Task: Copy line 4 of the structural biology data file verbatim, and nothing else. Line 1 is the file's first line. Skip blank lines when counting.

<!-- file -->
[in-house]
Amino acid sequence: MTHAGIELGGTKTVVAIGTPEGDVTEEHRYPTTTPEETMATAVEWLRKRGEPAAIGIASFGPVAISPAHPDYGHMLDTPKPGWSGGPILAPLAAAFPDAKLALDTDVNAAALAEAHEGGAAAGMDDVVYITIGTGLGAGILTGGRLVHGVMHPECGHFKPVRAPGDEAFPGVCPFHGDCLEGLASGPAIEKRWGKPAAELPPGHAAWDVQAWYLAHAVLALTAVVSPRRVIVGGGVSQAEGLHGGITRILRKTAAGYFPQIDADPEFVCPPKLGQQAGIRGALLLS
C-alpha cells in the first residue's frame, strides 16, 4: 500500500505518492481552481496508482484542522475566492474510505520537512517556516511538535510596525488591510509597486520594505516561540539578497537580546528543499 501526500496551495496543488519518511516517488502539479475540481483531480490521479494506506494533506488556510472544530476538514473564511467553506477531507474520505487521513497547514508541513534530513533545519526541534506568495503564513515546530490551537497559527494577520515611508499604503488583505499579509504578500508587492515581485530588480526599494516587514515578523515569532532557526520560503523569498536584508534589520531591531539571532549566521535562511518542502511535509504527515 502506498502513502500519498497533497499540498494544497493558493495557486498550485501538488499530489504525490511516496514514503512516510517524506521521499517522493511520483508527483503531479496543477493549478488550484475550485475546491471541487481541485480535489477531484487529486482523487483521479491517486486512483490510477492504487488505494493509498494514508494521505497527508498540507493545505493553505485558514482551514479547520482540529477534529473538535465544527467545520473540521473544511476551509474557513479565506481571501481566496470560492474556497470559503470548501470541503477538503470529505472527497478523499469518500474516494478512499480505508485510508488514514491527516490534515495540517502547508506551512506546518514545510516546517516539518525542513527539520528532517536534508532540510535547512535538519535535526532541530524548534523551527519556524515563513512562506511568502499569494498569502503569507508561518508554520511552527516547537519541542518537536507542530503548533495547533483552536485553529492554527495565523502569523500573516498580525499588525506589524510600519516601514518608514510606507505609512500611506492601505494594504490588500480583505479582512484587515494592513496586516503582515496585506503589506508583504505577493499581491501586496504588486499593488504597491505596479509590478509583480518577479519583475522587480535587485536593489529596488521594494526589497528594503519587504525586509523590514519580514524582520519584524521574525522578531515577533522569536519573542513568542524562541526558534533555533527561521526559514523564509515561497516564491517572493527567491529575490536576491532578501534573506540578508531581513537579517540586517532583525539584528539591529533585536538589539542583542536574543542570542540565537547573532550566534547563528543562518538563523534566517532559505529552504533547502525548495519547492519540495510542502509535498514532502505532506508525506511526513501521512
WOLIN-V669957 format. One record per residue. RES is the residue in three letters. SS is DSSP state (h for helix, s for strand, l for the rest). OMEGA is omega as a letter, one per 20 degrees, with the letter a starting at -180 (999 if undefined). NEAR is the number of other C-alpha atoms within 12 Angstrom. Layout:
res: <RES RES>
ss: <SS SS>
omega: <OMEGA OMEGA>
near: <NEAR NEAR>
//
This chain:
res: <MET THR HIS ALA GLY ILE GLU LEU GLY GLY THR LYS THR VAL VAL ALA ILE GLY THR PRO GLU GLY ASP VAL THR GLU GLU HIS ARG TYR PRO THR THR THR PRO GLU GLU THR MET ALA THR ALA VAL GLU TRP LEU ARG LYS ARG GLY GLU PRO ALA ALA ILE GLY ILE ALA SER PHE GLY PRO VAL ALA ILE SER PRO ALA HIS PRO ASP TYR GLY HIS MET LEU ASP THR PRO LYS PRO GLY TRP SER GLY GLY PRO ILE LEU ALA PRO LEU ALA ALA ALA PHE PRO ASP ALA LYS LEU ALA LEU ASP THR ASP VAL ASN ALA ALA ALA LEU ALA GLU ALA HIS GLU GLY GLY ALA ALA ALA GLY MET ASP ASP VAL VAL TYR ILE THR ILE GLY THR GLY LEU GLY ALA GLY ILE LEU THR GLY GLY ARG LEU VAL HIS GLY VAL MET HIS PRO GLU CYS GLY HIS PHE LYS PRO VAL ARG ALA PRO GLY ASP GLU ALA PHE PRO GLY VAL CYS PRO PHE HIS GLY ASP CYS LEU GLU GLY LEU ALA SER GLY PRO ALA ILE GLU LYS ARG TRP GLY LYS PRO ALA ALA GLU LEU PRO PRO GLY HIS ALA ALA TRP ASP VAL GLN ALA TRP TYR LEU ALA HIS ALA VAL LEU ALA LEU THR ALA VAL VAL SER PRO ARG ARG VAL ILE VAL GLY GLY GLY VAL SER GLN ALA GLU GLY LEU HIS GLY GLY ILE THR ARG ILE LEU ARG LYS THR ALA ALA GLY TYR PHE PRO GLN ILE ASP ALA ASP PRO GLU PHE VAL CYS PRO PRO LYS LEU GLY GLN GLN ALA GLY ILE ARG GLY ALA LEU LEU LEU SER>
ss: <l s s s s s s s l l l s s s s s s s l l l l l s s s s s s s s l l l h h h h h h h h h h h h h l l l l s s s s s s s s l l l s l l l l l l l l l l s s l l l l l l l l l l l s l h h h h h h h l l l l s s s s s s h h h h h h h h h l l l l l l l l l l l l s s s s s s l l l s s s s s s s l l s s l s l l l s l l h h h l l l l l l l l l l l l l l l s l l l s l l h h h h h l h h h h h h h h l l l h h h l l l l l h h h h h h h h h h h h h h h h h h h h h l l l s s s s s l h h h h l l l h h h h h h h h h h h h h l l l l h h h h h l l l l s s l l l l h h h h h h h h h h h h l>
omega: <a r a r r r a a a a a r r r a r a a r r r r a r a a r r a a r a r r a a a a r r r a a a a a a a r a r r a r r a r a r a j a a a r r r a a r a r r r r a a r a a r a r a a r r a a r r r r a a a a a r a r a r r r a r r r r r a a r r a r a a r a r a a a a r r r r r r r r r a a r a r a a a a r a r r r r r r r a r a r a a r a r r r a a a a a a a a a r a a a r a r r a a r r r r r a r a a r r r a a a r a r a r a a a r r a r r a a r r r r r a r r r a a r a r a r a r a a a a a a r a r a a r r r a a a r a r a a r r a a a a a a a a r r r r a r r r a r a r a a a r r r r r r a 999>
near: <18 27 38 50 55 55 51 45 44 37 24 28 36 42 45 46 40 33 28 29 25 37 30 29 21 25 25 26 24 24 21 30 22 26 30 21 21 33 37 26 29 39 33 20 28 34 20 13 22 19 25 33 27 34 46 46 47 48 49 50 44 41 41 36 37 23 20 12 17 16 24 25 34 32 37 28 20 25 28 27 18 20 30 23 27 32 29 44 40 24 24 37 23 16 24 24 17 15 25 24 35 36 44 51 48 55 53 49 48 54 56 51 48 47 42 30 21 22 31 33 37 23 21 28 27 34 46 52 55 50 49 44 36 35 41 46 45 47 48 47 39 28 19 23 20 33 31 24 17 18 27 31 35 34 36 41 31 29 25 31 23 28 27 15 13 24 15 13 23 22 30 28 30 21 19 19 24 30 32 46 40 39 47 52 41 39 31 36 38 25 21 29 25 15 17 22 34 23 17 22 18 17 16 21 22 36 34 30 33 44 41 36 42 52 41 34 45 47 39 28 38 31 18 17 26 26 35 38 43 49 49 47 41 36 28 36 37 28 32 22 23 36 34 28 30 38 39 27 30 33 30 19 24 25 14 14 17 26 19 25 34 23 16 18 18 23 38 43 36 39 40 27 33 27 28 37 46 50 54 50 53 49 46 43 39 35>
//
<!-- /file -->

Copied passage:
WOLIN-V669957 format. One record per residue. RES is the residue in three letters. SS is DSSP state (h for helix, s for strand, l for the rest). OMEGA is omega as a letter, one per 20 degrees, with the letter a starting at -180 (999 if undefined). NEAR is the number of other C-alpha atoms within 12 Angstrom. Layout: